6. T. Rashid and A. Ebringer, “Ankylosing spondylitis is linked to Klebsiella—the evidence,” Clinical Rheumatology, vol. 26, no. 6, pp. 858–864, 2007. View at Publisher · View at Google Scholar · View at Scopus
  7. P. Jacques and D. McGonagle, “The role of mechanical stress in the pathogenesis of spondyloarthritis and how to combat it,” Best Practice and Research: Clinical Rheumatology, vol. 28, no. 5, pp. 703–710, 2014. View at Publisher · View at Google Scholar · View at Scopus
  8. A. Uccelli, L. Moretta, and V. Pistoia, “Mesenchymal stem cells in health and disease,” Nature Reviews Immunology, vol. 8, no. 9, pp. 726–736, 2008. View at Publisher · View at Google Scholar · View at Scopus
  9. M. C. Stewart and A. A. Stewart, “Mesenchymal stem cells: characteristics, sources, and mechanisms of action,” Veterinary Clinics of North America—Equine Practice, vol. 27, no. 2, pp. 243–261, 2011. View at Publisher · View at Google Scholar · View at Scopus
  10. L. Y. Sun, H. Y. Zhang, X. B. Feng, Y. Y. Hou, L. W. Lu, and L. M. Fan, “Abnormality of bone marrow-derived mesenchymal stem cells in patients with systemic lupus erythematosus,” Lupus, vol. 16, no. 2, pp. 121–128, 2007. View at Publisher · View at Google Scholar · View at Scopus
  11. J. A. Pérez-Simón, S. Tabera, M. E. Sarasquete et al., “Mesenchymal stem cells are functionally abnormal in patients with immune thrombocytopenic purpura,” Cytotherapy, vol. 11, no. 6, pp. 698–705, 2009. View at Publisher · View at Google Scholar · View at Scopus
  12. Z. Xie, P. Wang, Y. Li et al., “Imbalance between bone morphogenetic protein 2 and noggin induces abnormal osteogenic differentiation of mesenchymal stem cells in ankylosing spondylitis,” Arthritis and Rheumatology, vol. 68, no. 2, pp. 430–440, 2016. View at Publisher · View at Google Scholar · View at Scopus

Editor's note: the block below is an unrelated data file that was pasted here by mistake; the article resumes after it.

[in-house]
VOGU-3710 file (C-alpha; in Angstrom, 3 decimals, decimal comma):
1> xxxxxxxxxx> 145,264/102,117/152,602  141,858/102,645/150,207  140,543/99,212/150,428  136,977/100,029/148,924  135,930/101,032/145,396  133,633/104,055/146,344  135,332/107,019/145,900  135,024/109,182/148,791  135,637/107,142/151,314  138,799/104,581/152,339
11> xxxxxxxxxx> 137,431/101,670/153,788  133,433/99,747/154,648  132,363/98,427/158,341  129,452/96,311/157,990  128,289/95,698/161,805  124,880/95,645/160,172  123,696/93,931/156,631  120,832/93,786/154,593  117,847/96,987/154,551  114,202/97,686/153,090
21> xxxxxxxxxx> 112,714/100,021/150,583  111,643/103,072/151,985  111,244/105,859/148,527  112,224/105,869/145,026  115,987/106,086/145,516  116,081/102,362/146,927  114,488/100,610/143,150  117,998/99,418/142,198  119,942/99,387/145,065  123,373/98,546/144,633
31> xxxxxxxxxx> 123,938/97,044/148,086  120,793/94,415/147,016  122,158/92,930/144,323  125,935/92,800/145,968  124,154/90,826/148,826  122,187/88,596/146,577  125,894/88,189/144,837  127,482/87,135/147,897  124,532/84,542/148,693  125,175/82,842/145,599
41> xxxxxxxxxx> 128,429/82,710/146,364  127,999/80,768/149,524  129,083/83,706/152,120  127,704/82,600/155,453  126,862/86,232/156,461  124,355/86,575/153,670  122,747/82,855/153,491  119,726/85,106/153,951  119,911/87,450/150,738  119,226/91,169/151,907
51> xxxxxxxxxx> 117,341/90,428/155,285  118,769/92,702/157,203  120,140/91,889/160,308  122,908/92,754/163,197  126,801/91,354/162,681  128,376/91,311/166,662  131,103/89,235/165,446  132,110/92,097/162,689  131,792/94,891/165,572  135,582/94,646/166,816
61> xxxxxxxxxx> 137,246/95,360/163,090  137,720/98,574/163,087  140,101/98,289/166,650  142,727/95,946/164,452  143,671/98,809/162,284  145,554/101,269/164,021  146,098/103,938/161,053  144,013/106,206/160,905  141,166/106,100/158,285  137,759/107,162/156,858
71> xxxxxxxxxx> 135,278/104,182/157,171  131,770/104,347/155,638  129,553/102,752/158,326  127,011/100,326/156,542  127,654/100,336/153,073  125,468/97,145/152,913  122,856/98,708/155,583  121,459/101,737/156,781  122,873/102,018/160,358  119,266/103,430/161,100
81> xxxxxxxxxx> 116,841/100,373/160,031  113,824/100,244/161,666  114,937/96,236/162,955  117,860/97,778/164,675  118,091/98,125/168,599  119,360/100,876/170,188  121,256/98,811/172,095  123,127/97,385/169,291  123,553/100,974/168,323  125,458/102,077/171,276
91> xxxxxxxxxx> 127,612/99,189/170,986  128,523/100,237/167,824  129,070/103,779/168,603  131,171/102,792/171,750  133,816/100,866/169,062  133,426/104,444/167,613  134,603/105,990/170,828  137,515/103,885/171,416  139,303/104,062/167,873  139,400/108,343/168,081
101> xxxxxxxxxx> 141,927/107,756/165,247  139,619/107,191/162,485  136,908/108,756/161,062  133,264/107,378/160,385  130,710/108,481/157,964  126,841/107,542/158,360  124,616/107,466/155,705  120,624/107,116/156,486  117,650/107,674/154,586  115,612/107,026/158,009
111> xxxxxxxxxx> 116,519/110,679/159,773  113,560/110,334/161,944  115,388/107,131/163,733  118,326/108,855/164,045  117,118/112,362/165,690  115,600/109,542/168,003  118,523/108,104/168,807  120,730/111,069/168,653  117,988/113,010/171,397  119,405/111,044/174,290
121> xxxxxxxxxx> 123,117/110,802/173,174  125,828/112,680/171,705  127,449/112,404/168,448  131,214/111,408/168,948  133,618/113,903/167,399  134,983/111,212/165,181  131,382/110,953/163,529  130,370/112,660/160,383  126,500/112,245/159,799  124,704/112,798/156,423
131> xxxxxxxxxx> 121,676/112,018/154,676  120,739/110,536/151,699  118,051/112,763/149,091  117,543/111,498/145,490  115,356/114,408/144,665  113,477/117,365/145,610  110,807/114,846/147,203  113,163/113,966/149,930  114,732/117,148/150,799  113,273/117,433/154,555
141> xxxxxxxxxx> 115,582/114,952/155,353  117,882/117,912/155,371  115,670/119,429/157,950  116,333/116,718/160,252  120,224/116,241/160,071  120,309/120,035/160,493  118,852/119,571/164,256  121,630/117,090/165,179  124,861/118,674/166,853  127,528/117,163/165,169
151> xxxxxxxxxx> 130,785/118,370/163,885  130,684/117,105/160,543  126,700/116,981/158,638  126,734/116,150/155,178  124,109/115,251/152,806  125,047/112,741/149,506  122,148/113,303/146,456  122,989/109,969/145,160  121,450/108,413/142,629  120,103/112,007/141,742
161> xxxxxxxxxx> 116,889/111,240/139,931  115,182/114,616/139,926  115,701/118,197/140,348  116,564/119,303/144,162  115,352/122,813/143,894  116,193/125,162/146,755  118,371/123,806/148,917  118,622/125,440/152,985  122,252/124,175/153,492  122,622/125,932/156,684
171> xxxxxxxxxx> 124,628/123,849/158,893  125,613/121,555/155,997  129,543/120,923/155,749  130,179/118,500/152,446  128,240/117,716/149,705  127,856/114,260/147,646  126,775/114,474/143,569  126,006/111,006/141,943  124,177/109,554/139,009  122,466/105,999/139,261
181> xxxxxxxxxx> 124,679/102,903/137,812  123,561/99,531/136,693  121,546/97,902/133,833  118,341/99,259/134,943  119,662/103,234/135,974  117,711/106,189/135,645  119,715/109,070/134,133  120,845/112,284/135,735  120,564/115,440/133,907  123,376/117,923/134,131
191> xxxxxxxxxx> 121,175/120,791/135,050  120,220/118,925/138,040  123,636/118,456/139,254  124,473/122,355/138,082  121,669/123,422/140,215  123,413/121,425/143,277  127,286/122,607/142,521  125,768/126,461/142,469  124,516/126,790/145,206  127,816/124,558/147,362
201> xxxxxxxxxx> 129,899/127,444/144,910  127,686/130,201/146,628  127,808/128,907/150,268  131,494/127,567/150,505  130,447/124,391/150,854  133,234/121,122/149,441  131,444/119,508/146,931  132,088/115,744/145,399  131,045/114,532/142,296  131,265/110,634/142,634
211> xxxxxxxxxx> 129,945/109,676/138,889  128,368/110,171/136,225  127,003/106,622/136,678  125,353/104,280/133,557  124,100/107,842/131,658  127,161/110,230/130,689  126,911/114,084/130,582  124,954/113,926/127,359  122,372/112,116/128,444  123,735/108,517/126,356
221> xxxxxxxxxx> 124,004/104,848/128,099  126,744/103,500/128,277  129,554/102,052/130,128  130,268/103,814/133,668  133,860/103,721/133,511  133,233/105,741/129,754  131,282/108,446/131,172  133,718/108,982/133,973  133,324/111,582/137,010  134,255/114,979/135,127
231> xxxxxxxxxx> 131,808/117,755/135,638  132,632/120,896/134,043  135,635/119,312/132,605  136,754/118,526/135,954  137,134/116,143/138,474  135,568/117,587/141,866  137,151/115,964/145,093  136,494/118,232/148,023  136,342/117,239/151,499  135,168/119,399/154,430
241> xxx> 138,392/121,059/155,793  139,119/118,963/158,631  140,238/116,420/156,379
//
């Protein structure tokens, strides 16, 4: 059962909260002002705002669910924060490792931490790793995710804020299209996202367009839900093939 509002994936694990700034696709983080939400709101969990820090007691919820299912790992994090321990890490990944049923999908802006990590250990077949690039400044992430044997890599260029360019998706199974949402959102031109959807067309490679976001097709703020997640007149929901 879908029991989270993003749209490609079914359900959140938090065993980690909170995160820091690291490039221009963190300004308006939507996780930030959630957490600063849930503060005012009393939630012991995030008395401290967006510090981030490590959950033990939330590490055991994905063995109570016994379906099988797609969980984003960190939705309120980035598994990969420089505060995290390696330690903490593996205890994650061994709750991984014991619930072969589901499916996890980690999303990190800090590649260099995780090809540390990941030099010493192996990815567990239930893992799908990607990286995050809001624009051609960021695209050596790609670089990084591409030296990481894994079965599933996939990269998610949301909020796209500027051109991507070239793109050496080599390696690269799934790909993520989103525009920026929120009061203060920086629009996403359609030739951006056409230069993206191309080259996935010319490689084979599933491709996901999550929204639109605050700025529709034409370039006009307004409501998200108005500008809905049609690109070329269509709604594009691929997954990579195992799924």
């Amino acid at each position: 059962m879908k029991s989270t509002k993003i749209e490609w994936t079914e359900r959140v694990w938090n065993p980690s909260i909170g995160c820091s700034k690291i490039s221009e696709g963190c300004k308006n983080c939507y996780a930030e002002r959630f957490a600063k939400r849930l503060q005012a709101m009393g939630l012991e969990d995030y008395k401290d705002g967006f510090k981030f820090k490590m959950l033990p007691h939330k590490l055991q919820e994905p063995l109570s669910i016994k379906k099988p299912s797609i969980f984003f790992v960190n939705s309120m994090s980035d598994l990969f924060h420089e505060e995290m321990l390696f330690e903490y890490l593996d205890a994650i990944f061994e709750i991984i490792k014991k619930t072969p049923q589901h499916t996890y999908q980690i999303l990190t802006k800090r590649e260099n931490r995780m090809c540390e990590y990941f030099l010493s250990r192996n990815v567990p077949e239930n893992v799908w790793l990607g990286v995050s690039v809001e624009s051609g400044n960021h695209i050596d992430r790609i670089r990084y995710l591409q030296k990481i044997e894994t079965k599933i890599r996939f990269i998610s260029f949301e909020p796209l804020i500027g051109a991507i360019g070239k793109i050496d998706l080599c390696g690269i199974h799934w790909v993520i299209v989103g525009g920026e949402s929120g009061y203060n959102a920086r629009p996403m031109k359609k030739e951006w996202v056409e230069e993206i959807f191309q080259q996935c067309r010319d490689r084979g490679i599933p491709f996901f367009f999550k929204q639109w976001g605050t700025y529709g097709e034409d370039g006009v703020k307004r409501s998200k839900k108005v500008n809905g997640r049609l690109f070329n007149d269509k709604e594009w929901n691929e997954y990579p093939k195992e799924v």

13. D. Brenner, H. Blaser, and T. W. Mak, “Regulation of tumour necrosis factor signalling: live or let die,” Nature Reviews Immunology, vol. 15, no. 6, pp. 362–374, 2015. View at Publisher · View at Google Scholar · View at Scopus
  14. J. Gratacos, A. Collado, X. Filella et al., “Serum cytokines (IL-6, TNF-α, IL-1 β and IFN-γ) in ankylosing spondylitis: a close correlation between serum IL-6 and disease activity and severity,” British Journal of Rheumatology, vol. 33, no. 10, pp. 927–931, 1994. View at Google Scholar
  15. N. Barkham, L. C. Coates, H. Keen et al., “Double-blind placebo-controlled trial of etanercept in the prevention of work disability in ankylosing spondylitis,” Annals of the Rheumatic Diseases, vol. 69, no. 11, pp. 1926–1928, 2010. View at Publisher · View at Google Scholar · View at Scopus
  16. J. Callhoff, J. Sieper, A. Weiss, A. Zink, and J. Listing, “Efficacy of TNFα blockers in patients with ankylosing spondylitis and non-radiographic axial spondyloarthritis: a meta-analysis,” Annals of the Rheumatic Diseases, vol. 74, no. 6, pp. 1241–1248, 2015. View at Publisher · View at Google Scholar · View at Scopus
  17. L. Wang, F. Du, and X. Wang, “TNF-α induces two distinct caspase-8 activation pathways,” Cell, vol. 133, no. 4, pp. 693–703, 2008. View at Publisher · View at Google Scholar · View at Scopus
  18. B. Favaloro, N. Allocati, V. Graziano, C. Di Ilio, and V. De Laurenzi, “Role of apoptosis in disease,” Aging, vol. 4, no. 5, pp. 330–349, 2012. View at Publisher · View at Google Scholar · View at Scopus
  19. X. Li, L. Liu, D. Meng et al., “Enhanced apoptosis and senescence of bone-marrow-derived mesenchymal stem cells in patients with systemic lupus erythematosus,” Stem Cells and Development, vol. 21, no. 13, pp. 2387–2394, 2012. View at Publisher · View at Google Scholar · View at Scopus
  20. G. R. Screaton, J. Mongkolsapaya, X.-N. Xu, A. E. Cowper, A. J. McMichael, and J. I. Bell, “TRICK2, a new alternatively spliced receptor that transduces the cytotoxic signal from TRAIL,” Current Biology, vol. 7, no. 9, pp. 693–696, 1997. View at Publisher · View at Google Scholar · View at Scopus
  21. E. Szegezdi, A. O'Reilly, Y. Davy et al., “Stem cells are resistant to TRAIL receptor-mediated apoptosis,” Journal of Cellular and Molecular Medicine, vol. 13, no. 11-12, pp. 4409–4414, 2009. View at Publisher · View at Google Scholar · View at Scopus